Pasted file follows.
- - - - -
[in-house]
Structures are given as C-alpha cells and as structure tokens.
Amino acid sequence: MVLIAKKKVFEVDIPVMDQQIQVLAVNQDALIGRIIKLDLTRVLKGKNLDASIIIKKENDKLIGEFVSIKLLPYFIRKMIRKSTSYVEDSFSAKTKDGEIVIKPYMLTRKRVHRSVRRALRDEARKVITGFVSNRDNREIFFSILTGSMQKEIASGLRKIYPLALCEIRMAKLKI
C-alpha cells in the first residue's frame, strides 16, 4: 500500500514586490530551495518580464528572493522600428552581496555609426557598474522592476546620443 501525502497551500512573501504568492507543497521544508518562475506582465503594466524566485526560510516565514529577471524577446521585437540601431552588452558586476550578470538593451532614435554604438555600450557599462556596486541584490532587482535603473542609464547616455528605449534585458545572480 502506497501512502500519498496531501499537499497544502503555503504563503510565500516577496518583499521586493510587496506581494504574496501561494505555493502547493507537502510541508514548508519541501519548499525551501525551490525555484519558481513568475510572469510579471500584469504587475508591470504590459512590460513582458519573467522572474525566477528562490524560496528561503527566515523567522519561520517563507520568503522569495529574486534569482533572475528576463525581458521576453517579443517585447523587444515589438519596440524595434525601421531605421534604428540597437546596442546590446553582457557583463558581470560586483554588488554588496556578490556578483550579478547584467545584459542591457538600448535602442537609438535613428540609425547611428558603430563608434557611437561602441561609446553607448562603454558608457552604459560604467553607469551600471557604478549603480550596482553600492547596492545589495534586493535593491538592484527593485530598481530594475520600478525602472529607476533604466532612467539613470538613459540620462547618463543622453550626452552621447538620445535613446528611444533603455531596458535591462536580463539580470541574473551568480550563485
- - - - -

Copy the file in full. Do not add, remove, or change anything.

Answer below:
[in-house]
Structures are given as C-alpha cells and as structure tokens.
Amino acid sequence: MVLIAKKKVFEVDIPVMDQQIQVLAVNQDALIGRIIKLDLTRVLKGKNLDASIIIKKENDKLIGEFVSIKLLPYFIRKMIRKSTSYVEDSFSAKTKDGEIVIKPYMLTRKRVHRSVRRALRDEARKVITGFVSNRDNREIFFSILTGSMQKEIASGLRKIYPLALCEIRMAKLKI
C-alpha cells in the first residue's frame, strides 16, 4: 500500500514586490530551495518580464528572493522600428552581496555609426557598474522592476546620443 501525502497551500512573501504568492507543497521544508518562475506582465503594466524566485526560510516565514529577471524577446521585437540601431552588452558586476550578470538593451532614435554604438555600450557599462556596486541584490532587482535603473542609464547616455528605449534585458545572480 502506497501512502500519498496531501499537499497544502503555503504563503510565500516577496518583499521586493510587496506581494504574496501561494505555493502547493507537502510541508514548508519541501519548499525551501525551490525555484519558481513568475510572469510579471500584469504587475508591470504590459512590460513582458519573467522572474525566477528562490524560496528561503527566515523567522519561520517563507520568503522569495529574486534569482533572475528576463525581458521576453517579443517585447523587444515589438519596440524595434525601421531605421534604428540597437546596442546590446553582457557583463558581470560586483554588488554588496556578490556578483550579478547584467545584459542591457538600448535602442537609438535613428540609425547611428558603430563608434557611437561602441561609446553607448562603454558608457552604459560604467553607469551600471557604478549603480550596482553600492547596492545589495534586493535593491538592484527593485530598481530594475520600478525602472529607476533604466532612467539613470538613459540620462547618463543622453550626452552621447538620445535613446528611444533603455531596458535591462536580463539580470541574473551568480550563485